A country can be judged by the quality of its proverbs.
A German Proverb
This weekend I ’discovered’ a gem of a book written by Peggy Appiah, Kwame Anthony Appiah (her son) and Ivor Agyeman Duah called Bue Me Bє or Akan Proverbs for those of us that speak English. This was a compilation of over seven thousand Akan proverbs translated into English and their meanings given. A most impressive piece of work!
Of course growing up with a grandmother for most of my childhood I was subjected to the usual Jamaican proverbs. This of course was a source of constant annoyance as I wished she would just speak in plain English! Those that I remember include:
- Hog say, di fus water im cetch, I'm walla (literal translations pigs will wallow in the first pool of water they come across) i.e. make use of the first opportunity
- Rockstone a riva battam noh know' sun hot (literal translation stones at the bottom of a river don't know how hot the sun actually is) i.e. if you are in a sheltered situation, you don't know what hardship is
- Yu mek yu sail too big fi uy boat, yu sail wi capsize yu (literal translation, if you make the sails for your boat too big, then your boat will capsize) i.e. don't try and be someone you're not
- “Cockroach nuh business inna fowl fight (literally roaches must not get involved in chicken fights i.e. don't get involved in things that don't concern you. Straight forward lesson I think as chickens love to eat roaches!
Needless to say nothing prepared me for some of the Akan proverbs I read. In between rolling and crying with laughter I could of course see the truth and wisdom. Enjoy:
- The vagina has no teeth but it slowly chews up the lion cloth: i.e. slowly does it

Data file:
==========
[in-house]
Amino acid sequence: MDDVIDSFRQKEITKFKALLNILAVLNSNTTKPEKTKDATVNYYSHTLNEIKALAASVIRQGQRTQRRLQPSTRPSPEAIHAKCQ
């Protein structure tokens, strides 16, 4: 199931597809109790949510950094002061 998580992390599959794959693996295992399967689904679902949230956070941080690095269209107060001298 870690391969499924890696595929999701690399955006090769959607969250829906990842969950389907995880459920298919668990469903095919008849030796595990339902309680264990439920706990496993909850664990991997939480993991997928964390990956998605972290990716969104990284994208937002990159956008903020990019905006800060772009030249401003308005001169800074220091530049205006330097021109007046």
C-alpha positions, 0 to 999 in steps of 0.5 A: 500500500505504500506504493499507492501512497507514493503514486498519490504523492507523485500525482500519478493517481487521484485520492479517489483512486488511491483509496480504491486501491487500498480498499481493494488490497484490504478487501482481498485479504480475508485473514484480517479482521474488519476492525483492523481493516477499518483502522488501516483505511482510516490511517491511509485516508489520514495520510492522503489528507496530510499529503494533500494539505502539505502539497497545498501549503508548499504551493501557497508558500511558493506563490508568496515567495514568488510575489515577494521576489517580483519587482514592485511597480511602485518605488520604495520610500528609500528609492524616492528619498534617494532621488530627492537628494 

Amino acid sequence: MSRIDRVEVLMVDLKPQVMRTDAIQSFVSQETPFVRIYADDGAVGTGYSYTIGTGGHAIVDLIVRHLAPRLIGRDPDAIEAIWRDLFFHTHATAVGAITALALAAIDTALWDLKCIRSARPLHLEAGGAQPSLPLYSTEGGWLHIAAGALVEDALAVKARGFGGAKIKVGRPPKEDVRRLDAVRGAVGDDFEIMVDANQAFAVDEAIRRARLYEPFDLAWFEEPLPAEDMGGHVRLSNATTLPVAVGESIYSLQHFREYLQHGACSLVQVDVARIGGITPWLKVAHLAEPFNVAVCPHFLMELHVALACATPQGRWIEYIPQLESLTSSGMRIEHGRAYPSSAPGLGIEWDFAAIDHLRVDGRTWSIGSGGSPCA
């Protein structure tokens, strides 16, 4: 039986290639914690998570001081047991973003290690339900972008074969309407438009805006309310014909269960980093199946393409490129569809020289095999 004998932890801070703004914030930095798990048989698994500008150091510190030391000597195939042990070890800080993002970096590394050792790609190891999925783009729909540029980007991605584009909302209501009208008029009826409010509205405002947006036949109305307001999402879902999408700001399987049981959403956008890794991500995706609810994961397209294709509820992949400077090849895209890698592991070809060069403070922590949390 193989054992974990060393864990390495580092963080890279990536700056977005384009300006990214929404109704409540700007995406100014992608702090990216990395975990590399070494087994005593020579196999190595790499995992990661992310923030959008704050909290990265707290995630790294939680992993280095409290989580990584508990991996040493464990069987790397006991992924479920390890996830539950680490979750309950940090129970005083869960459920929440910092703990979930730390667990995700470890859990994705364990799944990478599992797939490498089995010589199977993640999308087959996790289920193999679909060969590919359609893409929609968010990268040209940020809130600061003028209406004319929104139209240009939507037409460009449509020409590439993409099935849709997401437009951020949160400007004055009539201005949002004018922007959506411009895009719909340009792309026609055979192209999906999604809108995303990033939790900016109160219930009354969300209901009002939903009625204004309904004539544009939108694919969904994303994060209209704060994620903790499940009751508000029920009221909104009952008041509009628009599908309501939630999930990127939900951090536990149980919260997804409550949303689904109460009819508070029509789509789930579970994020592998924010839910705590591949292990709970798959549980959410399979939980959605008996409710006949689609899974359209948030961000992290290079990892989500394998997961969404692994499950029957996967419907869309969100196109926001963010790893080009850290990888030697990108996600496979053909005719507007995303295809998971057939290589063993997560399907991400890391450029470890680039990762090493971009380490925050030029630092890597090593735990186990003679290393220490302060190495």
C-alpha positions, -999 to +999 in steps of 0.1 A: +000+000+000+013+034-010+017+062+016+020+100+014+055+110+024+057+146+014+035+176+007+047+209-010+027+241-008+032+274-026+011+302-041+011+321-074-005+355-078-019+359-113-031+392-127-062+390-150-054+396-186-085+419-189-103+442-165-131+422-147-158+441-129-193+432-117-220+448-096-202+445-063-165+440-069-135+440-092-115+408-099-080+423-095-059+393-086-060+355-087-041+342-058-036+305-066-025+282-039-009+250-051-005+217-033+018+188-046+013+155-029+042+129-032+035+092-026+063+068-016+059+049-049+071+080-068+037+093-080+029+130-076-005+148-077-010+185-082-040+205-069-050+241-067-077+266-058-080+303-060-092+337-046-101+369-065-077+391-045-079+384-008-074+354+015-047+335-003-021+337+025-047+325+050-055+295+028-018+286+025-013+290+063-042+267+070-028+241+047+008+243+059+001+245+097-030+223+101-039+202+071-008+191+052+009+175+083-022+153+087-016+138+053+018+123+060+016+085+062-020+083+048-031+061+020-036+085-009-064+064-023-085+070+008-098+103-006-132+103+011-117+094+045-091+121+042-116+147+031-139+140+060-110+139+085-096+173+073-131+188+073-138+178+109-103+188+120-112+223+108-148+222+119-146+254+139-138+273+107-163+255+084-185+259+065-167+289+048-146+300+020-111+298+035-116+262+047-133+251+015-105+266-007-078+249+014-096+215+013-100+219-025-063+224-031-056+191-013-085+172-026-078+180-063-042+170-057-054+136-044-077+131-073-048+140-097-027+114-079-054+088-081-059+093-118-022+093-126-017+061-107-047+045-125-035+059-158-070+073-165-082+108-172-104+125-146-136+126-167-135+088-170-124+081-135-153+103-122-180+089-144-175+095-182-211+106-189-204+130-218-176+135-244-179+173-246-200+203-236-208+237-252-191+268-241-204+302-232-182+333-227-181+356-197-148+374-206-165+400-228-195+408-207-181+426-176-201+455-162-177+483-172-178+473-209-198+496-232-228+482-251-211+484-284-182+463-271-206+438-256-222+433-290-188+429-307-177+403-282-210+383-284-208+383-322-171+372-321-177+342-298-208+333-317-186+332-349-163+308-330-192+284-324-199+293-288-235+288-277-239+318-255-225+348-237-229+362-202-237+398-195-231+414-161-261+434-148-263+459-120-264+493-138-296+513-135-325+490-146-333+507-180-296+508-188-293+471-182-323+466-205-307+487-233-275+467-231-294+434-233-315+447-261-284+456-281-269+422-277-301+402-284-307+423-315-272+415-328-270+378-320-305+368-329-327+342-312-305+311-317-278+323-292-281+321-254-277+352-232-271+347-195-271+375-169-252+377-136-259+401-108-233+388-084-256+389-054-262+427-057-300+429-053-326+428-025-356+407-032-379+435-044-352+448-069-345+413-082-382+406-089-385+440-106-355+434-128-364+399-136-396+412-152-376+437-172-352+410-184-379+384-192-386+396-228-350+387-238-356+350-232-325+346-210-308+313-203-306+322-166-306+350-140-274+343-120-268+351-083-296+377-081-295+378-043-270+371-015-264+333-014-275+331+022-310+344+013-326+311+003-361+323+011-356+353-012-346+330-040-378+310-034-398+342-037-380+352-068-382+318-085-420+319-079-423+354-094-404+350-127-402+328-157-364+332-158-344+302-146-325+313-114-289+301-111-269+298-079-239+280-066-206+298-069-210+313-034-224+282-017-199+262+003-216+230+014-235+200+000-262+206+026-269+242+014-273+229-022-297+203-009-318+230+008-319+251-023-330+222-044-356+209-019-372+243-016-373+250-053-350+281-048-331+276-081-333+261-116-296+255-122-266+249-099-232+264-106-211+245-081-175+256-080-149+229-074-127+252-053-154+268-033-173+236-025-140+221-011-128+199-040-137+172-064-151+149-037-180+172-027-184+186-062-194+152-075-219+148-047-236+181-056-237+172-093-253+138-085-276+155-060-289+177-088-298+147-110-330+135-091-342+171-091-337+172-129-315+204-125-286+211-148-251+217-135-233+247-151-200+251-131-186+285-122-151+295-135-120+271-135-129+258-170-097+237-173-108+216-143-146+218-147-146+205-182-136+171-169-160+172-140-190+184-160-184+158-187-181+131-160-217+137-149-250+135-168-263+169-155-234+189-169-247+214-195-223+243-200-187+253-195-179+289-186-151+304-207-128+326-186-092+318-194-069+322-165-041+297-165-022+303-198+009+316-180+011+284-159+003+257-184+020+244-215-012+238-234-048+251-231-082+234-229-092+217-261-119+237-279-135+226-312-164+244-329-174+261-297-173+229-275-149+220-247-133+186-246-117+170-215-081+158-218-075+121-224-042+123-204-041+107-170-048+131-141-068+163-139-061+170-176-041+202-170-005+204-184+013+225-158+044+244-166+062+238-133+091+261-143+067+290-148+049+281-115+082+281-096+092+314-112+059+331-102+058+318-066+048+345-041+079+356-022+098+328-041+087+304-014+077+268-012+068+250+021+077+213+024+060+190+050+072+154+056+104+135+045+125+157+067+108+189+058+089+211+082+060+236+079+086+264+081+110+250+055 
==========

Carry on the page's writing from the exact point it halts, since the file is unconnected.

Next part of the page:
- If the vagina is sick, the penis hangs itself i.e. without a woman’s help, a man is nothing
- A fresh vagina wakes up a weak penis i.e. something new stimulates interest
- If your penis dies, don’t cut it off; use it to urinate i.e. members of the family who are useless for one thing may be useful for another so don’t reject them.
And my personal favorite:
- If the vagina is not sweet, at least the foreskin contracts i.e. things may not be perfect but at least they have some effect
Just bought my copy of the book, am already feeling worried for my grandchildren! No, didn't buy it to voraciously read the more explicit ones! Rather, I wanted to see the links between some of the Jamaican proverbs and the African (in this case Akan) ones. For example there is one we have that says ' if you can't ketch Quarshie, yu ketch him shut' , a literal translation 'if you cannot catch Quarshie, then you catch his shirt' meaning if you cannot get the person or thing you want then you may have to settle for the closest. I remember my Mother dying with laughter when she came to Ghana and met a friend of mine whose last name was Quarshie. One wonders - who was this Quarshie? was he a slave in Jamaica that was notorious and was wanted? Was this a saying that was carried over by the slaves from the then Gold Coast? Would be interesting to find out.
On a more serious note it seemed that Peggy Appiah nee Cripps was a formidable woman indeed. The youngest daughter of an English Labour Chancellor of the Exchequer she caused an international social calamity when she married a black Ghanaian lawyer in the early fifties. This was something that was just not done! I found her obituary online in The Times. Interesting to read - both of the person herself, as well as the times in which she married and moved to Ghana. Will definitely be getting more of her works.